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Problems with axis accuracy - MachTurn
« on: February 13, 2011, 06:35:01 AM »
I'm slowly getting to grips with my Myford Super 7 CNC conversion.  Initial results were promising but I have got caught up in a "problem loop" with the accuracy of the X-axis (i.e. cross slide) feed.

I have fitted a new leadscrew which is 20 tpi though I actually work in metric.  For complicated reasons this is driven through a timing belt with ratio 4/7 from a standard stepper with 8 times microstepping on the driver.  "Steps per mm" then works out to 2204.724.  The problem I have found is inconsistent diameter turning using the turn wizard.  The diameter ends up up to 0.01 mm or so different from what it should, sometimes larger and sometimes smaller than nominal.

I have set about calibrating the leadscrew pitch using a 123 block measured by micrometer to ~25.41 mm (actually measured to a micron) and using the procedure recommended in the setup instructions.  I am setting the slide to a zero with a DTI against the block, the latter mounted against an angle plate on the cross-slide, then removing the block and moving the slide under manual control to zero again and looking at the movement on the DRO.  The DTI is a very nice surplus indicator that has a travel of +/- 25 microns and indicates to 0.5 micron.

Apart from a small indicated error of about 0.08 mm over the travel, I get relatively inconsistent repeatability if I move the slide back 25 mm and then bring it back to zero, of up to about 0.01 mm.  I can reduce this by firmly pushing the slide back against the screw thread before reversing the feed to come back to zero - then I can get to a few microns.  So I was wondering if anyone could help with the following questions please?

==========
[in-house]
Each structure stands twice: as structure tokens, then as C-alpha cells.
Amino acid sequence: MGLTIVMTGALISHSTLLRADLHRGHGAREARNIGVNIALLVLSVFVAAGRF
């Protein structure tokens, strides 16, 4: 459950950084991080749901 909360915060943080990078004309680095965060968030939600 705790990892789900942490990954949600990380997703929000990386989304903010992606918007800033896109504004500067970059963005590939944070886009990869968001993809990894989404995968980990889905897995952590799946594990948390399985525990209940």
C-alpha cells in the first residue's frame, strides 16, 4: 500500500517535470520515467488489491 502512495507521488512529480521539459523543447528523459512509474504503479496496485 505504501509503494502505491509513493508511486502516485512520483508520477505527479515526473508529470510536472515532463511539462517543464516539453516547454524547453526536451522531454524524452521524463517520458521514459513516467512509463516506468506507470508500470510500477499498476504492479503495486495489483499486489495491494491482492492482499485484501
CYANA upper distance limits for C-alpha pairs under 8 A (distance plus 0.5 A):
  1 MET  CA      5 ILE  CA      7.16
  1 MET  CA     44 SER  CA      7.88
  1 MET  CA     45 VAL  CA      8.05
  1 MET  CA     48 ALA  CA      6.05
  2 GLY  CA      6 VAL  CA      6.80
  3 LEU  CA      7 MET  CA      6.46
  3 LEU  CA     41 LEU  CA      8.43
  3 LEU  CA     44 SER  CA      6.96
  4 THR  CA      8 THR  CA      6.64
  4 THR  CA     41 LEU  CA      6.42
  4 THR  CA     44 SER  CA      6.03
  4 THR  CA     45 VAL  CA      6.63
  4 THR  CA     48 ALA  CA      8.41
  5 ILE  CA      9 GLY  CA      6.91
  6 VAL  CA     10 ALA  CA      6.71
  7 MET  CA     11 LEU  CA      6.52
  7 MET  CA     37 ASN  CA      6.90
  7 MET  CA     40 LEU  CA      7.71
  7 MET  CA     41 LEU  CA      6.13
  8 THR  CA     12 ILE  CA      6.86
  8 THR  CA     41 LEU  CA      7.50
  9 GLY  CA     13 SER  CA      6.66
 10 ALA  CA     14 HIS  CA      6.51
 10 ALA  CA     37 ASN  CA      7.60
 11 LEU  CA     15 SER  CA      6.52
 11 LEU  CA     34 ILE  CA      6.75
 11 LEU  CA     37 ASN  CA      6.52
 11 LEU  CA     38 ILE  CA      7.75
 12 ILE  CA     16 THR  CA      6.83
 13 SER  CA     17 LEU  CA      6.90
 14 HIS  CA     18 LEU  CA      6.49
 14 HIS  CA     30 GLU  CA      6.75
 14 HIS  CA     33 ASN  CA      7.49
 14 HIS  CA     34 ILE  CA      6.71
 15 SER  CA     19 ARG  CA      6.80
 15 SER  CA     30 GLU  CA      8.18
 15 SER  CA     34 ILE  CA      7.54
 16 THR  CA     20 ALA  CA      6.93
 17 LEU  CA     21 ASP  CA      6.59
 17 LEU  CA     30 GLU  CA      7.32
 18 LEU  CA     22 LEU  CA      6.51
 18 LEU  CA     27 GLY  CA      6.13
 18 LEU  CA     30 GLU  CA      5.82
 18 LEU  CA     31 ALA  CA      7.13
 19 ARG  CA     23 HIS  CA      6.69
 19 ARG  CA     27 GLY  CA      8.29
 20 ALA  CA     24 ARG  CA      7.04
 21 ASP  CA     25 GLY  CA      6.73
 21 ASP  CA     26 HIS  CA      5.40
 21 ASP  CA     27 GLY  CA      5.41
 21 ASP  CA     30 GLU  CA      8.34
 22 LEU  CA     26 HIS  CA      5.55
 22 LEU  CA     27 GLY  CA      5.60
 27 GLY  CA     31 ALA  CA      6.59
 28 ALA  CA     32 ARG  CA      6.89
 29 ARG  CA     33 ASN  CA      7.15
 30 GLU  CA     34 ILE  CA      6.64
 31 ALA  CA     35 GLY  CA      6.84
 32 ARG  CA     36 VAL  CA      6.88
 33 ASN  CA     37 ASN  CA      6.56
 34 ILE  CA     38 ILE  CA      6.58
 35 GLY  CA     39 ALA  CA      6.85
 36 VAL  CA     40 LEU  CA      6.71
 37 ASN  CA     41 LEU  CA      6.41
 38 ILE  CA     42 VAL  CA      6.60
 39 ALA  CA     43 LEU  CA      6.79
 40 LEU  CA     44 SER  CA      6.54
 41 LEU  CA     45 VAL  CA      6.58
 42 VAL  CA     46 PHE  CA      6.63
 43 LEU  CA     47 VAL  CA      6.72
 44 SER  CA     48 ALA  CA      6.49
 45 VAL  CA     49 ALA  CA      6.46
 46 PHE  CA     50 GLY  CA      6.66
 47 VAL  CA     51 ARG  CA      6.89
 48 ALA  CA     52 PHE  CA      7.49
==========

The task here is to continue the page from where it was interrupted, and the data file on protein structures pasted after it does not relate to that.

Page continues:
Are my expectations of accuracy too ambitious?  If turning down to a specified diameter using the wizard, what is a reasonable accuracy to expect?

Moving the slide repeatedly backwards and forwards to the same nominal position, what repeatability can be expected?

The leadscrew is lubricated with a molybdenum grease, but it seems to me that this may be forming quite a viscous film between the screw threads and the nut, the thickness of which will depend on the force on the screw - would I be better using a light oil?

I don't think I am losing steps, but I was wondering about just how repeatable microstepping is - has anyone any experience of problems from this source?

Any answers to these or other suggestions would be most welcome!  Thanks in advance,

John.

Offline Hood

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Re: Problems with axis accuracy - MachTurn
« Reply #1 on: February 13, 2011, 07:02:59 AM »
I think you have answered the question yourself when you say
Quote
I can reduce this by firmly pushing the slide back against the screw thread before reversing the feed to come back to zero - then I can get to a few microns.

I think you are seeing a fairly good repeatability from the setup you have, microstepping will have some effect, cant give you specific numbers but I would say it safer to think of a uS could be anywhere between one or the next. Your gearing may also introduce inacuracies. Light machine with flexing, stiction etc will introduce innacuracies but the biggest issue is likely to be the screw.
Having said that have a look at the repeatability of some   industrial machines and you may be surprised, their positioning will likely be something like +- 0.005mm, repeatability slightly better, probably 0.005mm.

Hood

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Re: Problems with axis accuracy - MachTurn
« Reply #2 on: February 13, 2011, 07:07:47 AM »
Just had a look at HASS, theire positioning and repeatabilty seem to be standard accross their range, it is positioning of +- 0.005mm and repeatability of 0.003mm.
Their machines are by no means the best, in fact they could probably be classed as fairly light in indutrial terms but compared to your myford they are huge rigid mosters, so I would say you are doing well ;)
Hood

Offline stirling

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Re: Problems with axis accuracy - MachTurn
« Reply #3 on: February 13, 2011, 08:13:41 AM »